Native American Studies
- Areas of Study
The specificity of the Native American situation must be understood in terms of indigeneity and the colonial forces confronting it. Any engaged understanding of Native people—historical or contemporary—must start from the fact of their prior presence as autonomous societies with relationships to the land. From this foundation follows the significance of colonialism, and particularly settler colonialism, as the primary form of domination confronted by Native peoples in ongoing struggles for justice.
Our Native American Studies program considers broadly the relationship of indigeneity and settler colonialism, foregrounding the historical contexts and constraints through which indigenous individuals and polities have expressed and continue to express themselves. Indigenous epistemologies, histories, languages, cultural texts and social practices are key arenas of analysis as we examine the unique experiences of Native Americans. Grounded in the study of history, culture, language, law and policy, the frameworks that enrich our research include comparative global indigenous studies, women and gender studies, queer studies, subaltern studies, immigrant and refugee histories, and transnational and diasporic studies.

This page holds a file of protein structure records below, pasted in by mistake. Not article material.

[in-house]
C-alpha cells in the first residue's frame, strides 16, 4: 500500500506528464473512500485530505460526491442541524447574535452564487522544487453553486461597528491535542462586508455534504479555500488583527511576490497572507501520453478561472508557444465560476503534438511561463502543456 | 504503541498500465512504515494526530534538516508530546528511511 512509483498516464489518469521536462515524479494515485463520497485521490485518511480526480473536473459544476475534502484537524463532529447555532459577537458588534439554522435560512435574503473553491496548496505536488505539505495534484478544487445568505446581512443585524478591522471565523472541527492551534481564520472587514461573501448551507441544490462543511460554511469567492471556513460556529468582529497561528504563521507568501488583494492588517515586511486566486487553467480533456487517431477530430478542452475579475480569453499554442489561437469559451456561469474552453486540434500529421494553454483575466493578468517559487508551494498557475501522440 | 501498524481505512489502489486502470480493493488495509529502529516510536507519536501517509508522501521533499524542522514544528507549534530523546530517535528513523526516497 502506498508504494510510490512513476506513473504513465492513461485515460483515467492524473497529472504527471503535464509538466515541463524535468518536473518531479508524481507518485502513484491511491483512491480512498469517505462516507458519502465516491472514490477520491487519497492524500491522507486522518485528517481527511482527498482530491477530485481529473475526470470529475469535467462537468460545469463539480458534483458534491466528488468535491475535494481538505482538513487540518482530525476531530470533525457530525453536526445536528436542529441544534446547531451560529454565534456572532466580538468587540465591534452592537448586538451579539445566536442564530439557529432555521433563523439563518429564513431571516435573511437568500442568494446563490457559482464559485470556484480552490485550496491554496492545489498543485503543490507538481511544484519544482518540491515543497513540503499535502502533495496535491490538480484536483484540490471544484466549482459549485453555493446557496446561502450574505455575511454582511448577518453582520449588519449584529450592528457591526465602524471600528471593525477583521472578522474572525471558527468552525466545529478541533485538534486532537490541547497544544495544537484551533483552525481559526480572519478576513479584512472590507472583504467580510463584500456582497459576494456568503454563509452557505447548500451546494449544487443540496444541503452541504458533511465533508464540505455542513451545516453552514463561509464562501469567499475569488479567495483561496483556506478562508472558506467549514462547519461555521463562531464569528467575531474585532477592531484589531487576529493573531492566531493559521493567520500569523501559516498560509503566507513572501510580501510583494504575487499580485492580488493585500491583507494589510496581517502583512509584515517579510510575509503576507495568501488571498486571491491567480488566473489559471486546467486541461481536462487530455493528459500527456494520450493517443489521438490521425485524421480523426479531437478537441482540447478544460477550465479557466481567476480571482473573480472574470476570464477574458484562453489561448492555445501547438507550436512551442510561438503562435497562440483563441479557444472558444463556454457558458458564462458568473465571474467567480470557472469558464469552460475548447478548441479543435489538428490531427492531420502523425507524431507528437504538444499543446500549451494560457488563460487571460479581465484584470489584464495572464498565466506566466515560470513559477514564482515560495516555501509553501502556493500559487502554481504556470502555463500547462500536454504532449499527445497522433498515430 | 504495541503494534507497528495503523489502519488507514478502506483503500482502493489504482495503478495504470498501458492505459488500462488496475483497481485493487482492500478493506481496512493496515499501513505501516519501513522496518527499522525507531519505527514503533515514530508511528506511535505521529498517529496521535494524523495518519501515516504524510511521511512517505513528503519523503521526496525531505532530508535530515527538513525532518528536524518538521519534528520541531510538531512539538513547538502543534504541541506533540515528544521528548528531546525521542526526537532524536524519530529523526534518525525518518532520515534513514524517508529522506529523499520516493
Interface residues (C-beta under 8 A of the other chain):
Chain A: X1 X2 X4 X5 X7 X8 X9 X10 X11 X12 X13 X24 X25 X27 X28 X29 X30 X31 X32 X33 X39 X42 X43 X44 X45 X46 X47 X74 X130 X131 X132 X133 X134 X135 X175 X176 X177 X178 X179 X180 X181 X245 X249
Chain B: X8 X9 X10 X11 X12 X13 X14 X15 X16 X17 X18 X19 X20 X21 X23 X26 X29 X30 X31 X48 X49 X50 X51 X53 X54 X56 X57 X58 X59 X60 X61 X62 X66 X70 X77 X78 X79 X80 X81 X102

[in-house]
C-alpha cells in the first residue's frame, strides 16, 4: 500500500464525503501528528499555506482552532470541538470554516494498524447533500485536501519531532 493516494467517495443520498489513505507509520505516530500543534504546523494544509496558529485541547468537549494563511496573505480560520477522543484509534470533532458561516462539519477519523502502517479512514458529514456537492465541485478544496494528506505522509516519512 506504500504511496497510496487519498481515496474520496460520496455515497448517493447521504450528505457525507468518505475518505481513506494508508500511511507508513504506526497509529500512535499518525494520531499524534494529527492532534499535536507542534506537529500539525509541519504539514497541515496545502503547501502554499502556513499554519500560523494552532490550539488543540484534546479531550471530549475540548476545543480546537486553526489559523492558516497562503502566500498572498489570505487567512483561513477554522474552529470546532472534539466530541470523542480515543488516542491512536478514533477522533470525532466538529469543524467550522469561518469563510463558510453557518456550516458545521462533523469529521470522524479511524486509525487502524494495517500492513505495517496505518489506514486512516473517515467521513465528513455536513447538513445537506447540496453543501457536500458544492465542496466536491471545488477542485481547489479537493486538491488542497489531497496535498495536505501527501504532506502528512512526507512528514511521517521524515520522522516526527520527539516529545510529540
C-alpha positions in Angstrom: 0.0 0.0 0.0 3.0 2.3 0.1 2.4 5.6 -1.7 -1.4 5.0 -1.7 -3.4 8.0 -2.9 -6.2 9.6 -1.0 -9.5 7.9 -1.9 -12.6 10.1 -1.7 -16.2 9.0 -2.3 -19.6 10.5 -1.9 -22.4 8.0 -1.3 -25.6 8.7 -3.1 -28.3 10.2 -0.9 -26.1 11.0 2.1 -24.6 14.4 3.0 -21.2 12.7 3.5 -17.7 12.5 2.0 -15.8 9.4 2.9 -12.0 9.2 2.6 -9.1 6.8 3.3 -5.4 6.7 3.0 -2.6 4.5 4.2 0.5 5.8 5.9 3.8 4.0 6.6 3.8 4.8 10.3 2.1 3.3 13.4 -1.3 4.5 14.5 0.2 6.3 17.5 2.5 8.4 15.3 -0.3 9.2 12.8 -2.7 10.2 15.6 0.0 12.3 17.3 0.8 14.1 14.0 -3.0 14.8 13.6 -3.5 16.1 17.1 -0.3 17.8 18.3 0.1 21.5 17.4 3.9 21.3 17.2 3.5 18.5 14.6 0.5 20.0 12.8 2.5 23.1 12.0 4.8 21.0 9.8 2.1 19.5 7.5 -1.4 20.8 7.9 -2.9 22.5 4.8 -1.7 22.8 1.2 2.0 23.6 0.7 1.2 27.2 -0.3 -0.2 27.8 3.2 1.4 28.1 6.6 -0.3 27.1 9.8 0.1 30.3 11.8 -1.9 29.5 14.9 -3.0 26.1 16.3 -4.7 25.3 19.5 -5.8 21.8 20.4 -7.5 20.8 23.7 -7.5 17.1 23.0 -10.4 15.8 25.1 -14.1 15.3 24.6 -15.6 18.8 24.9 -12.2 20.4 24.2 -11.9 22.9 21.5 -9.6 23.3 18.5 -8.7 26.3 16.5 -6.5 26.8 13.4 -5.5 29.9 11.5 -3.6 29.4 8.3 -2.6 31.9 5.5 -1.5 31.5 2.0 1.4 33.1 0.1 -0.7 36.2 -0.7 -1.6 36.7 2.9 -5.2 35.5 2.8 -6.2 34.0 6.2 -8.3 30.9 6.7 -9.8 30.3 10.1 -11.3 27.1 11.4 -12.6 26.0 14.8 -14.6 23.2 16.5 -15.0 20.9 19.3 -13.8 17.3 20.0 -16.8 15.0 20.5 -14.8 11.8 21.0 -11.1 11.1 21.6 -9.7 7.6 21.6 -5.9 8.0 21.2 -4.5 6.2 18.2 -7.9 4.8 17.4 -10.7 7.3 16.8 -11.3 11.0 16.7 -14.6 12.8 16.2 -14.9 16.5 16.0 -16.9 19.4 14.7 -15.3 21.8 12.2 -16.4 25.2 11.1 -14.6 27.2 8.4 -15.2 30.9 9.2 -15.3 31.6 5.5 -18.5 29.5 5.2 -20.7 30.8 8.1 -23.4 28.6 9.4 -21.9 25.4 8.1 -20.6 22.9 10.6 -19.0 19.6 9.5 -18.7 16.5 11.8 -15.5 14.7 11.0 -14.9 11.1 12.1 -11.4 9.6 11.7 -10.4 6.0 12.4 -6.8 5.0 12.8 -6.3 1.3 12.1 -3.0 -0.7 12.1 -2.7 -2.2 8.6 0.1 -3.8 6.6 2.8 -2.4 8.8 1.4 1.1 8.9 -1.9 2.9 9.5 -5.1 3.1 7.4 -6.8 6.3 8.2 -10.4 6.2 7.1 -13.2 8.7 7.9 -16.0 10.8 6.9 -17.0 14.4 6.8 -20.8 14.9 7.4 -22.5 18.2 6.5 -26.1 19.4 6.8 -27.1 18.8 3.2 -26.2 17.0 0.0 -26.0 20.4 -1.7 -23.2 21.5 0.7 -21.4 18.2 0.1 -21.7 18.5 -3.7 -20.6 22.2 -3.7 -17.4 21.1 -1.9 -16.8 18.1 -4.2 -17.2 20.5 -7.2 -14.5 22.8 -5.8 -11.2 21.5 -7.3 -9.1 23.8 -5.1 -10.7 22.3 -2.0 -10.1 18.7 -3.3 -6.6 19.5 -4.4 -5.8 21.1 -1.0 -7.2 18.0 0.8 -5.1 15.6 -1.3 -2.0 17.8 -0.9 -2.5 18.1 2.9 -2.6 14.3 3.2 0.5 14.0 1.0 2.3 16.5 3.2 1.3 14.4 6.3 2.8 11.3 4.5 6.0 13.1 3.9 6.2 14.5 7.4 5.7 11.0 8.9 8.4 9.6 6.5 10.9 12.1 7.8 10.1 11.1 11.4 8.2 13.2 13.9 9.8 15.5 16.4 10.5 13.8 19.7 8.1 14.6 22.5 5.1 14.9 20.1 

Faculty in Native American Studies
JoEllen Anderson, LecturerTribal Histories, Indigenous Politics, Education, Film & Literature
Thomas Biolsi, ProfessorRace-Making, Indian Law & Policy, Governmentality
Shari Huhndorf, Class of 1938 ProfessorInterdisciplinary Native American studies, literary and visual culture, cultural studies, gender studies, American studies
Enrique Lima, LecturerNative American Literature and History; Transnational Indigenous Issues; Theory and History of the Novel
Beth Piatote, Associate ProfessorNative American literature, history, law and culture; Native American/Aboriginal literature and federal Indian law in the United States and Canada; American literature and cultural studies; Ni:mi:pu: (Nez Perce) language and literature